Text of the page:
Robert Wood North America’s top-selling painter ponders artists, the art business and his own life
Comox District Free Press
Lifestreams section Friday, June 20, 1980
By Joe MacInnis

Robert Wood sits in his comfortable armchair telling stories of his days as a two-fisted commando and a foot-loose artist in sunny California. But, one senses there is a depth and sensitivity in the man, which transcends the picture he paints of himself.
Sparkling humor is dashed liberally throughout his conversation; sometimes he himself is the butt of his own jokes and sometimes the sober-faced art lovers he dearly loves to chastise. But his humor is never malicious nor does it issue from envy. Always there is that bright twinkling, childish delight at man’s posturing and foibles.
Always he keeps the conversation on his days in a British Commando unit and his days in California shortly after the war. He went to California, he says, to become an artist. Wood was 27 by this time but he had been painting since he was 12.
“The war was over and I was up flying one morning wondering what I was going to do in life. I had always been trying to escape the treadmill, the necessity to get to work by a certain time and leave at a certain time, so I decided to become an artist. It was the easiest job I could think of.”
That’s the glib Wood speaking. A little later, at an unguarded moment, he reveals his deeper thoughts on his vocation. “I think it is a very high calling, although I don’t speak very well of it. It demands more from you than you get in return... I’ll give you an illustration of what an artist is,” he says. “Three men climbed a mountain; one was a geologist, the other a botanist and the third an artist. The geologist trampled a flower while searching for a gem; the botanist crushed a gem while searching for a flower; but the artist stood back and appreciated the beauty of both.”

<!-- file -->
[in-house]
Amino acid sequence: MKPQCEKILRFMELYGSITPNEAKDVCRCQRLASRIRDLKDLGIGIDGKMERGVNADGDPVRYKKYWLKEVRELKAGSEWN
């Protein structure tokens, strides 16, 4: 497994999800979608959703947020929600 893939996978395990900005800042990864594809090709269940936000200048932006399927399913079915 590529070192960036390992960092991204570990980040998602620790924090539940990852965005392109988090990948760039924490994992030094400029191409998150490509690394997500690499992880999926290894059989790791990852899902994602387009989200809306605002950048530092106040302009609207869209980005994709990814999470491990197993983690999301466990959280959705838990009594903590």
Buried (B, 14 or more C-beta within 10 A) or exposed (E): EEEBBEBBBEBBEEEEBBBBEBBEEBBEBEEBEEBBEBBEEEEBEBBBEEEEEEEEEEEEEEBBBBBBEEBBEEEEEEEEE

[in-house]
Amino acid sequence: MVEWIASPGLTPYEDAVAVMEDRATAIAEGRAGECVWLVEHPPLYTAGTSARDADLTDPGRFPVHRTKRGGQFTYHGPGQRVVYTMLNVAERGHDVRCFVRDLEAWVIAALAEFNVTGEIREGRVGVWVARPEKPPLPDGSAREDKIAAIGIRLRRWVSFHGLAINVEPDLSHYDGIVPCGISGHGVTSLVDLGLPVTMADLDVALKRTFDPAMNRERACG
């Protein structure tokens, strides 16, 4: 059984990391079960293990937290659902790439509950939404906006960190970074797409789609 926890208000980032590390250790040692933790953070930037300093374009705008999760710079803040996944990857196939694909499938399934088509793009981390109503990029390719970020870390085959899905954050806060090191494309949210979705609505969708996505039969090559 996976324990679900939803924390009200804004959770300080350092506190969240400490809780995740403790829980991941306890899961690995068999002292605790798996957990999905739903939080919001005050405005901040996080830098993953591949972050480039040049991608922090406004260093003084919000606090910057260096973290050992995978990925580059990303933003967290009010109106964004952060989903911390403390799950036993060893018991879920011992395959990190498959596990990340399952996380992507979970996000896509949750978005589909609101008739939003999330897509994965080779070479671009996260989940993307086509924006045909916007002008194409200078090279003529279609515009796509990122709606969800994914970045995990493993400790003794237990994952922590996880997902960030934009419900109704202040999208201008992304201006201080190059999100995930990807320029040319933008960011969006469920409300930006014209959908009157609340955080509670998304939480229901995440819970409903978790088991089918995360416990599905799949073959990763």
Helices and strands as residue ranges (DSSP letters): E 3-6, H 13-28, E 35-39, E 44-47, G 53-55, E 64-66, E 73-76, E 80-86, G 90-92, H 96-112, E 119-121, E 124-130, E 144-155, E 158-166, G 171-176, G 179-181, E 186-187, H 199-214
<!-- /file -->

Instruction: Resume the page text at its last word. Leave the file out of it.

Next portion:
Wood’s paintings have sold in North America and Europe. They are generally sold though galleries in Vancouver and in Washington State, although he does sell some from his studio. In the past two decades his painting sales have topped 3000 – highest in Canada and the U.S.
He describes himself as a Canadian impressionist on the lines of the Group of Seven. Wood was a student of most of the members of the Group and he says there is, of course, a residue left in his work from that early training. This school of art stresses a fairly realistic reproduction of nature but in a broad way, without the detail of leaves on trees, for instance. Bold brush strokes simply convey the colour and impression of foliage.
Wood says people buy his paintings because they like to see nature as it is. He concentrates on nature with a special affinity for the sea. He was even a painter of underwater paintings at one time. He used oil pastels on oiled paper, held by plastic bands on an aluminum sheet for this. “There used to be only three of us underwater painters in the world,” he says. “Then the other two drowned and I’m a real coward, so I quit.”
Wood says he has done so many things that the past is all a blur to him and he can’t remember distinctly what happened in what period. He goes through all his many adventures, telling of course, the rough and ready ones first. The true feelings behind these adventures comes out little by little like a frightened child peeking around a corner:
His commando days in Burma; then after the war when he was sent to Comox to command a commando brigade. The sailing trip through the Panama Canal on the 68-foot schooner he bought when he left the forces. How he made his living painting American yachts for $25 a shot on that trip. The colourful, salty language describing this voyage.